I had the pleasure of meeting Dr. Kyuboem Lee a few years ago while I was attending seminary. Dr. Lee is the general editor of the Journal of Urban Mission, adjunct professor and lecturer in Urban Mission at Biblical Seminary in Philadelphia. He has served for decades as an urban pastor.
Before I met Kyuboem, I would hear students already acquainted with him call him “Kyu.” I had never heard any more than that of his name, and had never seen his name in print. But with such a moniker, he already carried an air of mystery. To activate my imagination even further, his name was spoken in hushed and reverent tones.
“‘Q’ is on campus…”
To be fair, Kyuboem says with humility that the tone was likely neither hushed nor reverent, but rather full of his students’ “curses and diatribes;” however, I recall the former.
With only a name and his work in urban missions to go on, my overactive mind found it perfectly reasonable to conjure up a mysterious ‘alphabetically-lettered entity of inner-city cool’, aptly named … ‘Q’.
As a Black woman transplanted from Baltimore city, I was sure this ‘Q’ would be a ‘brotha.’
You see, American Black folk have a culture of nicknaming people, and nicknaming them oddly. At times it even seems that the odder the name, the greater the love. In my lifetime, I have known grown folk whose families still call them ‘Mookie’, ‘Boofus’, ‘Babe-boy’, ‘Dodo’ (yes, like the bird), and ‘Oodie’ … and that just scratches the surface. There were silly nicknames, there were descriptive ones, and there were names that were gained through hard times. ‘Q’ certainly had to be one of the latter.
By the time this ‘Q’ materialized to guest lecture in one of my classes, my mind had given him the status of legend. I met him and his lovely wife, and ‘Q’ surprised me by being … Korean.
‘Kyu,’ not ‘Q’.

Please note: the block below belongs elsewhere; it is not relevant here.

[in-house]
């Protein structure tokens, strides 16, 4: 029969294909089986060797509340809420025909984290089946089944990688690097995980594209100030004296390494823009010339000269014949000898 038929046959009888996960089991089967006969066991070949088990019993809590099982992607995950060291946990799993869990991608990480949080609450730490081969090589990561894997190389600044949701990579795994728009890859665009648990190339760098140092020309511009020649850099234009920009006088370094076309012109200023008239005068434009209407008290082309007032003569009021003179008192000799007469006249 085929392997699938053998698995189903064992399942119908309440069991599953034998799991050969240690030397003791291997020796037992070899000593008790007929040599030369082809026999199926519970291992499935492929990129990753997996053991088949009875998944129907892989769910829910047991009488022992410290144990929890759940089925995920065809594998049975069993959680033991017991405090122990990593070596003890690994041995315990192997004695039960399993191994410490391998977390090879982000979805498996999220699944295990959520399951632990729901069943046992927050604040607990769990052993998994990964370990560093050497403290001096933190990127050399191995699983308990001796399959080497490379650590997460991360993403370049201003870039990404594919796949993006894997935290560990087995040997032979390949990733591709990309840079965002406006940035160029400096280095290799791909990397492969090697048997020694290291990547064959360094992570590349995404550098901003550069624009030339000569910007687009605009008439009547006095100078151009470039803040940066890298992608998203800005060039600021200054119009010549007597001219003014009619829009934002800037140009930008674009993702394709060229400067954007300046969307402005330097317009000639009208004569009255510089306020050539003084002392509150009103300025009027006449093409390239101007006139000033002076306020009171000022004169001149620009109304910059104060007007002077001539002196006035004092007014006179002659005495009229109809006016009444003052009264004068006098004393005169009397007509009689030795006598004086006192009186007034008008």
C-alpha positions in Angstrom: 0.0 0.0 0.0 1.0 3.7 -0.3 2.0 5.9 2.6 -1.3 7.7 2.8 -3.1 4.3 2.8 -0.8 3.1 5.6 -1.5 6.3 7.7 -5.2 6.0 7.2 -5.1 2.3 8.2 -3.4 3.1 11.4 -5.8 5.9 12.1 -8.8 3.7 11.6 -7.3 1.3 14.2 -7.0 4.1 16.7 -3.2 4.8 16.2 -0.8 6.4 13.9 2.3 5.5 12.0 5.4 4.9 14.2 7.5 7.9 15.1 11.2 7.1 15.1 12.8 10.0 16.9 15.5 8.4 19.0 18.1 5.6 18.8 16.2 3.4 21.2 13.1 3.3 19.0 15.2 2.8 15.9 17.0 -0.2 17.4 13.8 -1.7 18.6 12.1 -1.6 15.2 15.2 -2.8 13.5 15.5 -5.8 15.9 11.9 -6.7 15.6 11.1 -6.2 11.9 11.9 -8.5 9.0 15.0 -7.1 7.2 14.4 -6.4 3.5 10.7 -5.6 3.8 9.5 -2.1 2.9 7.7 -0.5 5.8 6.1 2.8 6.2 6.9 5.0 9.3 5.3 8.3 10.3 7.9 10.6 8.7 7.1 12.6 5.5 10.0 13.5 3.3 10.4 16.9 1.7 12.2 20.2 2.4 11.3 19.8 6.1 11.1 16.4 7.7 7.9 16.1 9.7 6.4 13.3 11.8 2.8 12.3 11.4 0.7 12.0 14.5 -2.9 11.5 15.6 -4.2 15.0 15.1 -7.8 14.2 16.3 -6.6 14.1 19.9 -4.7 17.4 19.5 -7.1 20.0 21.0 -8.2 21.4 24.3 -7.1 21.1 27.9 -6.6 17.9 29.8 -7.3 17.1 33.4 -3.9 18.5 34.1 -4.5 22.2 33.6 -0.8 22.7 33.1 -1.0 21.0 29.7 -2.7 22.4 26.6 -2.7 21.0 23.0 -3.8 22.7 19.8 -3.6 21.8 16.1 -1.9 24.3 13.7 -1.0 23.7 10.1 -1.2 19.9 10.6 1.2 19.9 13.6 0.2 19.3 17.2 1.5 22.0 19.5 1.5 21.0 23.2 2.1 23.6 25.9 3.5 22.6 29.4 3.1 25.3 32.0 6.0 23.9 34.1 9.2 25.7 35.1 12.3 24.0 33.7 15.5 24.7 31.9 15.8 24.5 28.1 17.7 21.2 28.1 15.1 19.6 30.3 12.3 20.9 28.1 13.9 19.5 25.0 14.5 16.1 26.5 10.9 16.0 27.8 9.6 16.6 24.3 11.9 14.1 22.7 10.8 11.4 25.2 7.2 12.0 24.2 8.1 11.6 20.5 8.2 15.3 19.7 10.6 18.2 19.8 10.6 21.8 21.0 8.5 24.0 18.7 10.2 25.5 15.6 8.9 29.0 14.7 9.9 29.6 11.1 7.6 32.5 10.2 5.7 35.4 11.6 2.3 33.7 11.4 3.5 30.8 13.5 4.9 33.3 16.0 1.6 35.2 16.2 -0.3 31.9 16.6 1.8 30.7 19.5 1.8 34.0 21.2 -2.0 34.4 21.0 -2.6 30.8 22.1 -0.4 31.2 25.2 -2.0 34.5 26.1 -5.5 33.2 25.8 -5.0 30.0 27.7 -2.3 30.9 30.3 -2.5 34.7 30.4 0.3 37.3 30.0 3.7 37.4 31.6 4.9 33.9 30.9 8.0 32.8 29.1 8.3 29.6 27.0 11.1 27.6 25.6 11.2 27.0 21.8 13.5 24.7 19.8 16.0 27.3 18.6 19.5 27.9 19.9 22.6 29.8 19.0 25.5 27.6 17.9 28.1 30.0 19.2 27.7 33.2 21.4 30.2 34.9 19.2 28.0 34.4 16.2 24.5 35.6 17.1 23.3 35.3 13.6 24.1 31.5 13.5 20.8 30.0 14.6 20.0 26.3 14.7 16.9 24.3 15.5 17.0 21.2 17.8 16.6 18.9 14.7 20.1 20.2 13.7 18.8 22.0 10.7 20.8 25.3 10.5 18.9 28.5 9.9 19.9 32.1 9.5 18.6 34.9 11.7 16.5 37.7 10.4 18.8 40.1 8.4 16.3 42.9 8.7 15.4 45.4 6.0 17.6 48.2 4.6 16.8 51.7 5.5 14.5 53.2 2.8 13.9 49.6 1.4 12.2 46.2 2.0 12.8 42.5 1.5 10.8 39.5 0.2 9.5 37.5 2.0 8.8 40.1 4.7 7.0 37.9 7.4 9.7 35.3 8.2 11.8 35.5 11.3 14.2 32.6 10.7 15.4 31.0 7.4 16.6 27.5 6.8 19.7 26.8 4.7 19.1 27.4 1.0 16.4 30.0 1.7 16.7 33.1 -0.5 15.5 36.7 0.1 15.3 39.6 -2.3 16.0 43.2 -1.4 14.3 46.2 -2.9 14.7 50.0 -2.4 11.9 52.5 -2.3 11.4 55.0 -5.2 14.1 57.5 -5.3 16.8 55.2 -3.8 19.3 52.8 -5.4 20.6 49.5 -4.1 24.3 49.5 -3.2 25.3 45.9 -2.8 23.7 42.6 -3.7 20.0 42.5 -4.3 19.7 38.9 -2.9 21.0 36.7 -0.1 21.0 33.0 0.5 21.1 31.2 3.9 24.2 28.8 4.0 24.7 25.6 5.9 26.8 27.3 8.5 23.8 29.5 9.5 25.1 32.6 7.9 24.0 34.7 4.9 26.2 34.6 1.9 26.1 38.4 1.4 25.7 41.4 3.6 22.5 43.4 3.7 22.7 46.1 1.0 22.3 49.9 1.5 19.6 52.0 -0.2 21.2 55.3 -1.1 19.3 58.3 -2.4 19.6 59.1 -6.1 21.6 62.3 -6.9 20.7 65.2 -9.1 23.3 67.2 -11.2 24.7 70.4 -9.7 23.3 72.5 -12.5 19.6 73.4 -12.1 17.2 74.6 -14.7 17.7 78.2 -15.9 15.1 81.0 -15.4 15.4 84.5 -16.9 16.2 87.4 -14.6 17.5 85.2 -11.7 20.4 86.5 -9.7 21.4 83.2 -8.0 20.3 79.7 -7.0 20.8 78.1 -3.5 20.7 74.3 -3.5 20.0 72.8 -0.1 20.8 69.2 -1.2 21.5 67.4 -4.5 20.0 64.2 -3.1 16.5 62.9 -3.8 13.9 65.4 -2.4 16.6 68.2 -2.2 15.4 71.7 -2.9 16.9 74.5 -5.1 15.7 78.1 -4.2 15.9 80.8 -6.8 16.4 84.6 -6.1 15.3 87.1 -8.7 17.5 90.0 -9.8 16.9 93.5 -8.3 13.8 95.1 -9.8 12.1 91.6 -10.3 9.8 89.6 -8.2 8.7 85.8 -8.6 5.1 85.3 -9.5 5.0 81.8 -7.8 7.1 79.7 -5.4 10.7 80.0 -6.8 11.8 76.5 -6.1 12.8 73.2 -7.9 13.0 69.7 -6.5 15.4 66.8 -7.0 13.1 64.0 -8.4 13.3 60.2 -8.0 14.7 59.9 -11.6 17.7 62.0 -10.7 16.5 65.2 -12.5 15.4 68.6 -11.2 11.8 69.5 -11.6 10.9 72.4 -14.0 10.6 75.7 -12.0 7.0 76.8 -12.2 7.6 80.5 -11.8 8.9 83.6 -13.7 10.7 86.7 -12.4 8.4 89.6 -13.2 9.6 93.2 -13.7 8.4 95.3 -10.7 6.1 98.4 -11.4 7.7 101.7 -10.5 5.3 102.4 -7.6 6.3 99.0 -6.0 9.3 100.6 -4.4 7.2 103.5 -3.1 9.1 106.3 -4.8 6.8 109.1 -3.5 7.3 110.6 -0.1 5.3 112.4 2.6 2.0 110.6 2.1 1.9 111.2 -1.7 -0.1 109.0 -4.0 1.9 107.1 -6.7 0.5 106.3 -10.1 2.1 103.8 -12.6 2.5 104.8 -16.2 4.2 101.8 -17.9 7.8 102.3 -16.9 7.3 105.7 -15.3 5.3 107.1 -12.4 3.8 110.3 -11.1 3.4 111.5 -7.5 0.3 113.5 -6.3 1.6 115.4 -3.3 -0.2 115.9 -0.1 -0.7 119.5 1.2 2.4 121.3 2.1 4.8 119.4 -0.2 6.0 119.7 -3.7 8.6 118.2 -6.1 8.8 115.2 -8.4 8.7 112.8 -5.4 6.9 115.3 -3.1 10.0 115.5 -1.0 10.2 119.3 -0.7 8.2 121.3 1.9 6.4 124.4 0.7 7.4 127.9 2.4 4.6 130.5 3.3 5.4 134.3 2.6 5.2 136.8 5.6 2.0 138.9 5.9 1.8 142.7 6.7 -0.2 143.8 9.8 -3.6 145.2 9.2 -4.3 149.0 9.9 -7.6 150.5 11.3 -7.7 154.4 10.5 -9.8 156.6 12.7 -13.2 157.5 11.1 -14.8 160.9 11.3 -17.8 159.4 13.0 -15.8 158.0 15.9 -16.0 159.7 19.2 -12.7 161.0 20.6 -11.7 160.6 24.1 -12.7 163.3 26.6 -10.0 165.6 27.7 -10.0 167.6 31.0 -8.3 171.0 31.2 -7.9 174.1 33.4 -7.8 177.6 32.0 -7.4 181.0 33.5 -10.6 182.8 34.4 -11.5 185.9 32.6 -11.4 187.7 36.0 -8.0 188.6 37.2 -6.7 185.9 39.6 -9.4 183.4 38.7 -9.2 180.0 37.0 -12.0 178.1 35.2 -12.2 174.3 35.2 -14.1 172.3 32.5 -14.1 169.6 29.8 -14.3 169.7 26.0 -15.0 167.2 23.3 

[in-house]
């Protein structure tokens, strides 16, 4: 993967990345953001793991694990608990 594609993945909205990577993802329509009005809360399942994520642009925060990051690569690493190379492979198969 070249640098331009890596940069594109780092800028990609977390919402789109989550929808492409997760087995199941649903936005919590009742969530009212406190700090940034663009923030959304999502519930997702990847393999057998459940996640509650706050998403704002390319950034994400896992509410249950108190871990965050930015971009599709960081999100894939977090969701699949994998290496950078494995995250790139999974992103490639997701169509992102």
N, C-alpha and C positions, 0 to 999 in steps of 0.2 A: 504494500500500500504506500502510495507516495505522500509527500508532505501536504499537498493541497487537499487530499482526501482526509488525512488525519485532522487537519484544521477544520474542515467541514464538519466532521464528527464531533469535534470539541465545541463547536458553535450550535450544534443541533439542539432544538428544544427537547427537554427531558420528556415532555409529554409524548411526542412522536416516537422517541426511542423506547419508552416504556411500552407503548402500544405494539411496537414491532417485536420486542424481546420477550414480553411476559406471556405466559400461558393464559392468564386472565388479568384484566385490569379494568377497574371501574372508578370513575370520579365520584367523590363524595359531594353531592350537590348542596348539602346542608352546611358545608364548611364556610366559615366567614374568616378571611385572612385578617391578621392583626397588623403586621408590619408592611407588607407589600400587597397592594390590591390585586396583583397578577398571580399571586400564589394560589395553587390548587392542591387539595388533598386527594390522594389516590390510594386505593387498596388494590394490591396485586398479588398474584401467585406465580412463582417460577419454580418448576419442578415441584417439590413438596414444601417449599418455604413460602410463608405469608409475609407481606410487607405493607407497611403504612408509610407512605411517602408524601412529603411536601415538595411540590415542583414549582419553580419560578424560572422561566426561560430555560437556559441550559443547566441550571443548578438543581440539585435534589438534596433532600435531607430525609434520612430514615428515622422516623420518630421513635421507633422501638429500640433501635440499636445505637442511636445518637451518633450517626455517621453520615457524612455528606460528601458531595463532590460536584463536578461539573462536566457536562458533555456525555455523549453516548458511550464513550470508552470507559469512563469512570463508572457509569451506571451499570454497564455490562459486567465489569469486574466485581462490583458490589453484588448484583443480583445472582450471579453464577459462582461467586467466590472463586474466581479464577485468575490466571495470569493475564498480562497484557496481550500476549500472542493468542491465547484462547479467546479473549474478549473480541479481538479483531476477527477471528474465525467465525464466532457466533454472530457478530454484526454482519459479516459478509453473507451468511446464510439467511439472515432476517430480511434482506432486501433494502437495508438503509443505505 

As in … ‘Kyuboem.’
Naturally, I was reminded yet again of the precarious nature of quick assumptions, and I never spoke to anyone of my mental and cultural gymnastics … until now.
A wonderful thing happened as I got to know Kyu … I found that he is indeed a “brotha”, and one of the highest order; he is a ‘member of the household of faith’ – this man is my brother.
This week via Twitter, Kyu graciously commented on my recent post, Wishful Thinking: If I were Dennis Rodman:
You continue to find common threads between our peoples. For this I thank you. @kyuboem
Many social media comments make me smile, but few choke me up as this one did. In less than 140 characters, Kyu put his pastoral finger directly on my heart.
For many interested in human rights, be it in raising awareness, developing foreign policy, or in doing humanitarian work, the perspective is not limited to movements within single groups but in examining and anticipating how ‘cultures’ around the world function in an interconnected way. For those “within the household of faith” involved in this work, the connection should be even more profound since we are assured that the historical, spiritual and political circumstances of one member of the body of Christ affect the circumstances of us all.
I am currently sharpening my vision to see intersections, historical similarities and repetitive themes among all of our stories. I have worked in various capacities with international organizations for more than a decade, and though my interests have taken me on a variety of journeys God has never allowed me to wander far from a fascination with the theological, historical and sociological movements of the world. I remain a lover of cultures, and of the Creator’s covenants with them; I remain a lover of the global Body of Christ.
Gradually, as I have learned more about Christ I have found Him robust enough to hold and address my own cultures’ core concerns. I could focus my lens on the confines of my own neighborhood, my city, state, country, ethnicity, gender, or whatever identificational subset of which I happen to be a part. Marvelously though, God has built us with differing scopes of vision and burdens for different works.
There is an abyssal and robust framework of redemption called ‘the Bible’ that has grown out of the fathomless depths of our Creator. Once I leaned in there to lay down my own people’s concerns, I found that they were not the only ones it could hold. There was room for many more peoples groups and cultures (both broadly and narrowly defined) to discover hope and ultimate meaning in their strategic historical placement.
Learning and sharing about the global perspective of our own inter-connectedness, among other things, is the purpose for this blog, and all of the entries found here.